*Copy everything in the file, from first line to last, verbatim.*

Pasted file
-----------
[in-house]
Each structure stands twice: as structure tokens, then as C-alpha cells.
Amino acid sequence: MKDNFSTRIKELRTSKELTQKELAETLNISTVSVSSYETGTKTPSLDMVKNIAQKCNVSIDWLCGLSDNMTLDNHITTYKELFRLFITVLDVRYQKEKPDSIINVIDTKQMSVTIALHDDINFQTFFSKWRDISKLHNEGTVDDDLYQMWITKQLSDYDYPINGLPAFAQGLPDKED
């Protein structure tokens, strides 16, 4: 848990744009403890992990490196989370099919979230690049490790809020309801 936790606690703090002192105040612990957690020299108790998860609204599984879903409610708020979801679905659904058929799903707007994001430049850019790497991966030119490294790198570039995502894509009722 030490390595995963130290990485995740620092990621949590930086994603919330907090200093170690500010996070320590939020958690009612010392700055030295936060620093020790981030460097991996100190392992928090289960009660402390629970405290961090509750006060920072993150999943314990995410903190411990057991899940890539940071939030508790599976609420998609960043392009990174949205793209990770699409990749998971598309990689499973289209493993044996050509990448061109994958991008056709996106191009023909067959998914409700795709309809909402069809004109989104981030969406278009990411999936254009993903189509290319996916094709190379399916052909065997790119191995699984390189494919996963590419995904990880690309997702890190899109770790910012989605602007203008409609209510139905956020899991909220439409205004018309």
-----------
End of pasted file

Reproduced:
[in-house]
Each structure stands twice: as structure tokens, then as C-alpha cells.
Amino acid sequence: MKDNFSTRIKELRTSKELTQKELAETLNISTVSVSSYETGTKTPSLDMVKNIAQKCNVSIDWLCGLSDNMTLDNHITTYKELFRLFITVLDVRYQKEKPDSIINVIDTKQMSVTIALHDDINFQTFFSKWRDISKLHNEGTVDDDLYQMWITKQLSDYDYPINGLPAFAQGLPDKED
């Protein structure tokens, strides 16, 4: 848990744009403890992990490196989370099919979230690049490790809020309801 936790606690703090002192105040612990957690020299108790998860609204599984879903409610708020979801679905659904058929799903707007994001430049850019790497991966030119490294790198570039995502894509009722 030490390595995963130290990485995740620092990621949590930086994603919330907090200093170690500010996070320590939020958690009612010392700055030295936060620093020790981030460097991996100190392992928090289960009660402390629970405290961090509750006060920072993150999943314990995410903190411990057991899940890539940071939030508790599976609420998609960043392009990174949205793209990770699409990749998971598309990689499973289209493993044996050509990448061109994958991008056709996106191009023909067959998914409700795709309809909402069809004109989104981030969406278009990411999936254009993903189509290319996916094709190379399916052909065997790119191995699984390189494919996963590419995904990880690309997702890190899109770790910012989605602007203008409609209510139905956020899991909220439409205004018309």